Apple has used its first big event of 2021 to preview a Tile-like tracker, the AirTag, a purple version of its iPhone 12, thinner iMacs sporting its M1 chip, a new iPad Pro - also gaining the M1 - and more.
The AirTag is designed to be attached to a key, wallet or any other item you might lose - from an e-bike to a wandering pre-schooler. Each AirTag uses Bluetooth wireless to ping its location (or for iPhone 11 and 12 users, Bluetooth plus Ultra Wideband). Apple says signals are encrypted for privacy.
Once you get close to the lost object, its AirTag plays a noise.
If an item does get lost, then you can attempt to locate its AirTag using the same "Find My" applications that Apple users can currently engage to locate a lost iPhone, AirPod or iPad on a map.
While Bluetooth's range is restricted to around 30m, an AirTag can constantly ping its location to the cloud. And, like Tile, a search can be crowdsourced. Apple says there are now hundreds of millions of devices on its "Find My" network, with anonymity protections.
Earlier this month, Apple said it was opening its Find My network to third-party gadgets too, with Belkin (for its Soundform Freedom True Wireless Earbuds), e-bike maker VanMoof and Tile rival Chipolo.
AirTag will be available on April 30 for $55 for a one-pack (a touch below Tile's retail price), or $189 for a four-pack (all pricing in NZ dollars). Engraving is free.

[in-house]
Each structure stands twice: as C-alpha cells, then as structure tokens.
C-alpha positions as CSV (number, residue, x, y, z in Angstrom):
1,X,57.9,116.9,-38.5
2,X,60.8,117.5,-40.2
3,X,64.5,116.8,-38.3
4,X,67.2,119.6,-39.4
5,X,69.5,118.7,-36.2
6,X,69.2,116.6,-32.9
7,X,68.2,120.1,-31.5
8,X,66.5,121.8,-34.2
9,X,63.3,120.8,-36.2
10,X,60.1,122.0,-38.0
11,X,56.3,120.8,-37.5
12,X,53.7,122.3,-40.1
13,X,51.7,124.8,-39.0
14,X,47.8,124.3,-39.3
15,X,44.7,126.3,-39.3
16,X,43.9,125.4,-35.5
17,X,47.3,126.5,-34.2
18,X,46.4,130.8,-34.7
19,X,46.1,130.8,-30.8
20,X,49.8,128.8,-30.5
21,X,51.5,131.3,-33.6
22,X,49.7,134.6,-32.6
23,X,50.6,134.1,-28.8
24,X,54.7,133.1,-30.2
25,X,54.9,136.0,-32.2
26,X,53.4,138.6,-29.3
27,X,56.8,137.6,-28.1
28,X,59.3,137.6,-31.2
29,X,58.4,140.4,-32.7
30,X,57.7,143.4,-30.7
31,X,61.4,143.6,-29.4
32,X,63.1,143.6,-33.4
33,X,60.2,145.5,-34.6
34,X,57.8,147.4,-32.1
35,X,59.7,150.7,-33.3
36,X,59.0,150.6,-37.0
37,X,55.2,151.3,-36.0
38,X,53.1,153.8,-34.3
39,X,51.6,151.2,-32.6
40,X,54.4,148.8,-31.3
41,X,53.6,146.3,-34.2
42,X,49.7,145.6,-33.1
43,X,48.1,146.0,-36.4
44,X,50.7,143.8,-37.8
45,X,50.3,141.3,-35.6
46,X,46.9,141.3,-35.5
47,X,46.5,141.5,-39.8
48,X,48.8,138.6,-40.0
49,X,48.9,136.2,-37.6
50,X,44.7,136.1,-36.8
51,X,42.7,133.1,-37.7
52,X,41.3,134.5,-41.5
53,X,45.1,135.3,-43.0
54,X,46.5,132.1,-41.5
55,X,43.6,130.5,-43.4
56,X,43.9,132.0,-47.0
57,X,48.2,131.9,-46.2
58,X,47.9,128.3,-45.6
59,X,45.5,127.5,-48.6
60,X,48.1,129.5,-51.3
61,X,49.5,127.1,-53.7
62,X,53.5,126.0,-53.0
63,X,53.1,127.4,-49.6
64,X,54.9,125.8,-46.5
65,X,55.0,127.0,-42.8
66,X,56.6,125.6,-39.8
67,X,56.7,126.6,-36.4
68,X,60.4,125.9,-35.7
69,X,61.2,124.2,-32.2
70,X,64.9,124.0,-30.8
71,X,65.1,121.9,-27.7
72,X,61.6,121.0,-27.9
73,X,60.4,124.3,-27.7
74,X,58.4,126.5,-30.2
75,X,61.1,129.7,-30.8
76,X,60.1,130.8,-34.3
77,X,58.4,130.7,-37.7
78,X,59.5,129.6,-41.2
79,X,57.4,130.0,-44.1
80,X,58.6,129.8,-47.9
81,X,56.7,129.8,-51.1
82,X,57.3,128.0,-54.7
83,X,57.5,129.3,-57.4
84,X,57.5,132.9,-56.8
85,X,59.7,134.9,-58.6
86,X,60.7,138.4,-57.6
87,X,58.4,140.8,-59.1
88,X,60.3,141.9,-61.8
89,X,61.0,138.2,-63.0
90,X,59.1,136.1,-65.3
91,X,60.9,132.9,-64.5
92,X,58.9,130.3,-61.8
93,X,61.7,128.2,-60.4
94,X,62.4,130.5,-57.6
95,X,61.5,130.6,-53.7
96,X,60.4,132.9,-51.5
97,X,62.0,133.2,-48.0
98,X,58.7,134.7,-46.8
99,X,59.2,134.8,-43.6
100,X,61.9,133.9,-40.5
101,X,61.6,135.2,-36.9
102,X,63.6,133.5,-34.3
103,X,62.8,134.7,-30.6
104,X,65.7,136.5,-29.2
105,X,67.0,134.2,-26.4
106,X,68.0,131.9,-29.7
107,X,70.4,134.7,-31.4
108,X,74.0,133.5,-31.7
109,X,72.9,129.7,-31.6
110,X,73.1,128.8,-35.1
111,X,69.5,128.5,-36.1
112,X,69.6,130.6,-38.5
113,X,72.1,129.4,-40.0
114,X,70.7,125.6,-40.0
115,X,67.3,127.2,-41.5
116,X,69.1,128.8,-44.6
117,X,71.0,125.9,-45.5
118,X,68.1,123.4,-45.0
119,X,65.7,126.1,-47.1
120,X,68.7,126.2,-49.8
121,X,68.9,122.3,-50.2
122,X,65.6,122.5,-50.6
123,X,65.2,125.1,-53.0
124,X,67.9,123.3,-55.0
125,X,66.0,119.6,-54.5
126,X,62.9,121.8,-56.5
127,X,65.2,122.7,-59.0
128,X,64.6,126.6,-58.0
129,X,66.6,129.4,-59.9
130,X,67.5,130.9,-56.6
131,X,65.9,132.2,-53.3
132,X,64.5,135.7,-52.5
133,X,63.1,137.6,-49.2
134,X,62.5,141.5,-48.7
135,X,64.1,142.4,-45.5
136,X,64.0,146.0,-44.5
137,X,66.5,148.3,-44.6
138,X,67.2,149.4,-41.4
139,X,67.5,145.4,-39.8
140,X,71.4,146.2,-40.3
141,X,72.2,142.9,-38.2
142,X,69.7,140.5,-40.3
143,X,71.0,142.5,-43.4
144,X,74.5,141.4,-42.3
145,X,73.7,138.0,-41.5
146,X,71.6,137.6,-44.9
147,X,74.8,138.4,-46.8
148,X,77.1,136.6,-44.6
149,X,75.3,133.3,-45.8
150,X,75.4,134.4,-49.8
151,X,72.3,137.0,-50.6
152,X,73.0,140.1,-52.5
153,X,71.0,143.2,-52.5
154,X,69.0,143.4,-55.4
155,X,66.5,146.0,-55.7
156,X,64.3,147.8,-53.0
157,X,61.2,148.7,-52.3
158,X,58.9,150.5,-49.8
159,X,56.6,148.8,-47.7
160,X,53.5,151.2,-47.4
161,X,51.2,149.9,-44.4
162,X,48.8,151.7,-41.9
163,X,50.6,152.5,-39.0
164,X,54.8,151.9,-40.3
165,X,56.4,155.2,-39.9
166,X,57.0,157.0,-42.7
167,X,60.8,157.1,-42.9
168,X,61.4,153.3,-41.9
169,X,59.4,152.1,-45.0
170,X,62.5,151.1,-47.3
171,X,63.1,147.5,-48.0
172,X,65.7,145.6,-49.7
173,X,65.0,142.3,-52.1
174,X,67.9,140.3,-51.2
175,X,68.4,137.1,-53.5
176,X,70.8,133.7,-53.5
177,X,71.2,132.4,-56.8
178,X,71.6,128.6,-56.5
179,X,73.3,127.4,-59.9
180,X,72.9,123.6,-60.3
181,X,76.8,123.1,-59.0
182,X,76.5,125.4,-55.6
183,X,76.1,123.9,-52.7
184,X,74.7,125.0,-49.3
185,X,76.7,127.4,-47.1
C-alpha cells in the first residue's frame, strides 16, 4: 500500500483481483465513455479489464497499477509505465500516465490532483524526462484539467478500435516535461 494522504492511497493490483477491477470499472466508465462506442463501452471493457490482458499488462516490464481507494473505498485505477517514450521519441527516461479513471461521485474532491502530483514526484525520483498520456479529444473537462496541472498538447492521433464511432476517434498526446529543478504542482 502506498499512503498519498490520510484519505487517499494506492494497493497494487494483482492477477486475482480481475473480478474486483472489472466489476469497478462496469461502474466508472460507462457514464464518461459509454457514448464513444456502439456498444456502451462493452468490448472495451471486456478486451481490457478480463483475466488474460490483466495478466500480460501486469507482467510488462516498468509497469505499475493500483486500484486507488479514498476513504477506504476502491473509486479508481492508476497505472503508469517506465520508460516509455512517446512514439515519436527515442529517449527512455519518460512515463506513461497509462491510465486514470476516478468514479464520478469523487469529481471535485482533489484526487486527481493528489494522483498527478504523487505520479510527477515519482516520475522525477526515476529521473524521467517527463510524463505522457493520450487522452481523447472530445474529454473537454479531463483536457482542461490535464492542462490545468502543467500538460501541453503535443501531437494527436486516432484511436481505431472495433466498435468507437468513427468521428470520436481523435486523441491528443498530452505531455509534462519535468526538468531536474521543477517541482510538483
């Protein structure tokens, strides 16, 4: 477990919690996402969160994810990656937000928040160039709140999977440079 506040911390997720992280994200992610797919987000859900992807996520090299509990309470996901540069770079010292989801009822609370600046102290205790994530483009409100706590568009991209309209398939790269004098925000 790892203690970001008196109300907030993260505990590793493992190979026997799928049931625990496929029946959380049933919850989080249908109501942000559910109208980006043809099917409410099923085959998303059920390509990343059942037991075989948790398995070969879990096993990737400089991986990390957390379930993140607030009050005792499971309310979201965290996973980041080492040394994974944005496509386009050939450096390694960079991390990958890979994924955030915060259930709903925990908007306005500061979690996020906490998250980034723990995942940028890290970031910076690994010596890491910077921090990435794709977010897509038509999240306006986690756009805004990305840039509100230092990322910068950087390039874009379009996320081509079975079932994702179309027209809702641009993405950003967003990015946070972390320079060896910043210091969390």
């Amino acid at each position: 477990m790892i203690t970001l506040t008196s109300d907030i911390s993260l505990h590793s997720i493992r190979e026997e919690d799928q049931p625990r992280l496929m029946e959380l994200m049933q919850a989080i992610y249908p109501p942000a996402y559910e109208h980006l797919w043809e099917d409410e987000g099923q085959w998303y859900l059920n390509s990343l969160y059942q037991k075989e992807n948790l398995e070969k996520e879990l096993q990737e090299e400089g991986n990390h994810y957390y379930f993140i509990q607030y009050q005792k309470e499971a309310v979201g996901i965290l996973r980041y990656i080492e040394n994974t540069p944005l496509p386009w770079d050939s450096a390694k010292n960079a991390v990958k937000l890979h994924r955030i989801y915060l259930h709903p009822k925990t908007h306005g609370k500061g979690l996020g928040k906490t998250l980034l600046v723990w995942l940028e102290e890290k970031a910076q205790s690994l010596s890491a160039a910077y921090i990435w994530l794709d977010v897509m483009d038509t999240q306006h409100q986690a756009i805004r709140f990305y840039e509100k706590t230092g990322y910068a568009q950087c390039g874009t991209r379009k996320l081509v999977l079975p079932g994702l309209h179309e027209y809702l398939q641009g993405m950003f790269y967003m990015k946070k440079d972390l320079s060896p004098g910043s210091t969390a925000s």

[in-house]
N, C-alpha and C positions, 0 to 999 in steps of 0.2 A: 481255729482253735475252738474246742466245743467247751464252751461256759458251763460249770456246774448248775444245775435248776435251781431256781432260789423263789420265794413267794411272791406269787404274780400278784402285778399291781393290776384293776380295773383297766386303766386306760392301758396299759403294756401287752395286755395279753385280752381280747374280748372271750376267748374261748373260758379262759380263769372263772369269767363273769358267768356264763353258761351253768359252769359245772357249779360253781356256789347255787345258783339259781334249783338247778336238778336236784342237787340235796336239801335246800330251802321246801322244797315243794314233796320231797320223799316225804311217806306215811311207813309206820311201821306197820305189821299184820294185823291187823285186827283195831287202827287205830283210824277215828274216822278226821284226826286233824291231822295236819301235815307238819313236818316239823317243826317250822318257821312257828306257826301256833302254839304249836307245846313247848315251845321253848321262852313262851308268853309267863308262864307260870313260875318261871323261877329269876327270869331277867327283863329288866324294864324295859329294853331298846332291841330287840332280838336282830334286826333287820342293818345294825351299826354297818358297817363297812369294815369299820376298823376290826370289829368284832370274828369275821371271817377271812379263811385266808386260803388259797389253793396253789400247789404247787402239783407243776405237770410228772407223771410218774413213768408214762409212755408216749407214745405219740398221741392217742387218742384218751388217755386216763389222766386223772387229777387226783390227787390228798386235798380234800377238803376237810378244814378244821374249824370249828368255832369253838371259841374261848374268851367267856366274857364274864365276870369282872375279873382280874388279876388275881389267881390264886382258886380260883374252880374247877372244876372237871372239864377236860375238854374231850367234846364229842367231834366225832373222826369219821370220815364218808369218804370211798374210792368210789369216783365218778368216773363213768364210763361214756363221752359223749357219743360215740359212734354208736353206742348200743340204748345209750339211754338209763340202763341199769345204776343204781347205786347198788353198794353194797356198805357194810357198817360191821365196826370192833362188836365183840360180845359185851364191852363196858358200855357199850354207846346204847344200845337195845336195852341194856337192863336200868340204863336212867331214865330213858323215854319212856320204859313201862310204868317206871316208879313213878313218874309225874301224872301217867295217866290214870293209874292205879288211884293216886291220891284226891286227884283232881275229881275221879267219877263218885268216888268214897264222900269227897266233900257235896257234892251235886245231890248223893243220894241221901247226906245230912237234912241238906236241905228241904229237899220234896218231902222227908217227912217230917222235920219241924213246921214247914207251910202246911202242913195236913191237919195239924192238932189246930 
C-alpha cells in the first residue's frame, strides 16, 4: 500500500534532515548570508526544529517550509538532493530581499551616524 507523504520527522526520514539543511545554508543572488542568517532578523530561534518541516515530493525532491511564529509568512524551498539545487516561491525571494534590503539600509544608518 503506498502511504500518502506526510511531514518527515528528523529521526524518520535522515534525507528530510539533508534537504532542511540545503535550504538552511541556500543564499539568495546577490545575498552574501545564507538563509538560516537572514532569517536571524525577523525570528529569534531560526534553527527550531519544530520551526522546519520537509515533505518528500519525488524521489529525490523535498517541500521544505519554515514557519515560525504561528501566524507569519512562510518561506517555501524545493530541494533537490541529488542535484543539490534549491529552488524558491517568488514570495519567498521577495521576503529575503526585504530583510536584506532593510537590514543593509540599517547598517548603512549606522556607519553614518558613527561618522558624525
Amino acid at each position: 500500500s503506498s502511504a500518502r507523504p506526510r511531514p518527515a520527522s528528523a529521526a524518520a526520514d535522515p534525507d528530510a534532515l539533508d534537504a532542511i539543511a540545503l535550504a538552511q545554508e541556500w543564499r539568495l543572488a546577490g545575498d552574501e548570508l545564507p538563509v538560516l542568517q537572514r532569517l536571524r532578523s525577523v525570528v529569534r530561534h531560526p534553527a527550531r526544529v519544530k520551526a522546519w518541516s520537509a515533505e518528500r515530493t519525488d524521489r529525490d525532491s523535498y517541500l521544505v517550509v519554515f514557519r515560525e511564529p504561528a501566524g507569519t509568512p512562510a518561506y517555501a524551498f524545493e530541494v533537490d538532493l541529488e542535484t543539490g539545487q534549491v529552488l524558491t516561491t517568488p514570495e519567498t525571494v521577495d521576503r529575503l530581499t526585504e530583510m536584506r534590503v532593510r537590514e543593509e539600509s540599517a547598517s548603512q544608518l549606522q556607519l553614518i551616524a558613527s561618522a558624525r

Apple says the battery will last about a year (roughly the same as the Tile). An AirTag uses a standard CR2032 button battery that cost around $3.
Preorders begin this Friday at 12am for New Zealanders. Apple has also created leather loop and key ring accessories that the AirTag can slot into, and the company is also working with accessory makers to create luggage tag enclosures for the AirTag itself.
AirTags will work with an iPhone SE, 6s or later, but require an Phone 11 or 12 for their precision finding feature, which has an onscreen guide down to the last few metres. They are dust and water-resistant - billed to be able to survive a 1-metre dunking for 30 minutes.
Although a big fan of a recently announced Apple clampdown on ads that track users without their informed consent, NZ Privacy Commissioner John Edwards took to Twitter to express his qualms about AirTags - and similar products.
"Consumer me: Apple Airtags looks pretty cool and handy tbh [to be honest]," Edwards tweeted:
"Privacy Advocate me: How long before they start popping up in estranged partners' cars and handbags? Slipped into jacket pockets at the bar?"
But the public watchdog also found the answer to his own question, through an Apple advisory that an AirTag is designed to avoid unwanted tracking. Your iPhone will alert you if an unknown AirTag has made it into your luggage, or is otherwise in your immediate proximity.